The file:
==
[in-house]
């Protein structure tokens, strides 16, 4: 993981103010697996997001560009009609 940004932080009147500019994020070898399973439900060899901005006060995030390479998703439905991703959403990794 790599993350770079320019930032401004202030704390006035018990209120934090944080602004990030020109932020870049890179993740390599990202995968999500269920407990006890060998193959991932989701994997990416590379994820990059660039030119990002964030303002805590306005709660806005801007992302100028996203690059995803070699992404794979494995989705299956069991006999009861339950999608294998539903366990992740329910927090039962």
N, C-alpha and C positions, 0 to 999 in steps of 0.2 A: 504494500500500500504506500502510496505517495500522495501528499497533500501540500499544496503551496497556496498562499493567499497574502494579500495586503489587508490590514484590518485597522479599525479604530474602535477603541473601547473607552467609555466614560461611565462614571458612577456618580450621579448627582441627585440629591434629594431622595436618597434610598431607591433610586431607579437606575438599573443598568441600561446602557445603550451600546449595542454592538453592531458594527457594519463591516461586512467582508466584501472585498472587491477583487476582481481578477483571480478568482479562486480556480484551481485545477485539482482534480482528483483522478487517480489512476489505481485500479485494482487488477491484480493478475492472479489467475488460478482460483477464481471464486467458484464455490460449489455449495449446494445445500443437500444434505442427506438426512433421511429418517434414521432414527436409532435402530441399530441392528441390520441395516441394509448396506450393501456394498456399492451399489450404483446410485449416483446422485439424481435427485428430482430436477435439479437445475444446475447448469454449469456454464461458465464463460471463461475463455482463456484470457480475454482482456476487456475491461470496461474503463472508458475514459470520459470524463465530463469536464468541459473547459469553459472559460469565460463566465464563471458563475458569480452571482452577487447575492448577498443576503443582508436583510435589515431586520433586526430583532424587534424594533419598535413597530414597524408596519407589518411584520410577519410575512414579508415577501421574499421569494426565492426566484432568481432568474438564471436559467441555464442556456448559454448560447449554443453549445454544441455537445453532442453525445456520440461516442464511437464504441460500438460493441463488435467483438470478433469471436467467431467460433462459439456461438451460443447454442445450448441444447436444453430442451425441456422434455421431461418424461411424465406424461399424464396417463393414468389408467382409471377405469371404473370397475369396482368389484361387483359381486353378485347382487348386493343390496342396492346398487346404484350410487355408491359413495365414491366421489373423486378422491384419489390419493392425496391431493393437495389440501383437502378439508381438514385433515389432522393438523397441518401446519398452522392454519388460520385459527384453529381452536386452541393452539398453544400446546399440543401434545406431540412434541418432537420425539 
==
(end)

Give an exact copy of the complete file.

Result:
[in-house]
């Protein structure tokens, strides 16, 4: 993981103010697996997001560009009609 940004932080009147500019994020070898399973439900060899901005006060995030390479998703439905991703959403990794 790599993350770079320019930032401004202030704390006035018990209120934090944080602004990030020109932020870049890179993740390599990202995968999500269920407990006890060998193959991932989701994997990416590379994820990059660039030119990002964030303002805590306005709660806005801007992302100028996203690059995803070699992404794979494995989705299956069991006999009861339950999608294998539903366990992740329910927090039962």
N, C-alpha and C positions, 0 to 999 in steps of 0.2 A: 504494500500500500504506500502510496505517495500522495501528499497533500501540500499544496503551496497556496498562499493567499497574502494579500495586503489587508490590514484590518485597522479599525479604530474602535477603541473601547473607552467609555466614560461611565462614571458612577456618580450621579448627582441627585440629591434629594431622595436618597434610598431607591433610586431607579437606575438599573443598568441600561446602557445603550451600546449595542454592538453592531458594527457594519463591516461586512467582508466584501472585498472587491477583487476582481481578477483571480478568482479562486480556480484551481485545477485539482482534480482528483483522478487517480489512476489505481485500479485494482487488477491484480493478475492472479489467475488460478482460483477464481471464486467458484464455490460449489455449495449446494445445500443437500444434505442427506438426512433421511429418517434414521432414527436409532435402530441399530441392528441390520441395516441394509448396506450393501456394498456399492451399489450404483446410485449416483446422485439424481435427485428430482430436477435439479437445475444446475447448469454449469456454464461458465464463460471463461475463455482463456484470457480475454482482456476487456475491461470496461474503463472508458475514459470520459470524463465530463469536464468541459473547459469553459472559460469565460463566465464563471458563475458569480452571482452577487447575492448577498443576503443582508436583510435589515431586520433586526430583532424587534424594533419598535413597530414597524408596519407589518411584520410577519410575512414579508415577501421574499421569494426565492426566484432568481432568474438564471436559467441555464442556456448559454448560447449554443453549445454544441455537445453532442453525445456520440461516442464511437464504441460500438460493441463488435467483438470478433469471436467467431467460433462459439456461438451460443447454442445450448441444447436444453430442451425441456422434455421431461418424461411424465406424461399424464396417463393414468389408467382409471377405469371404473370397475369396482368389484361387483359381486353378485347382487348386493343390496342396492346398487346404484350410487355408491359413495365414491366421489373423486378422491384419489390419493392425496391431493393437495389440501383437502378439508381438514385433515389432522393438523397441518401446519398452522392454519388460520385459527384453529381452536386452541393452539398453544400446546399440543401434545406431540412434541418432537420425539 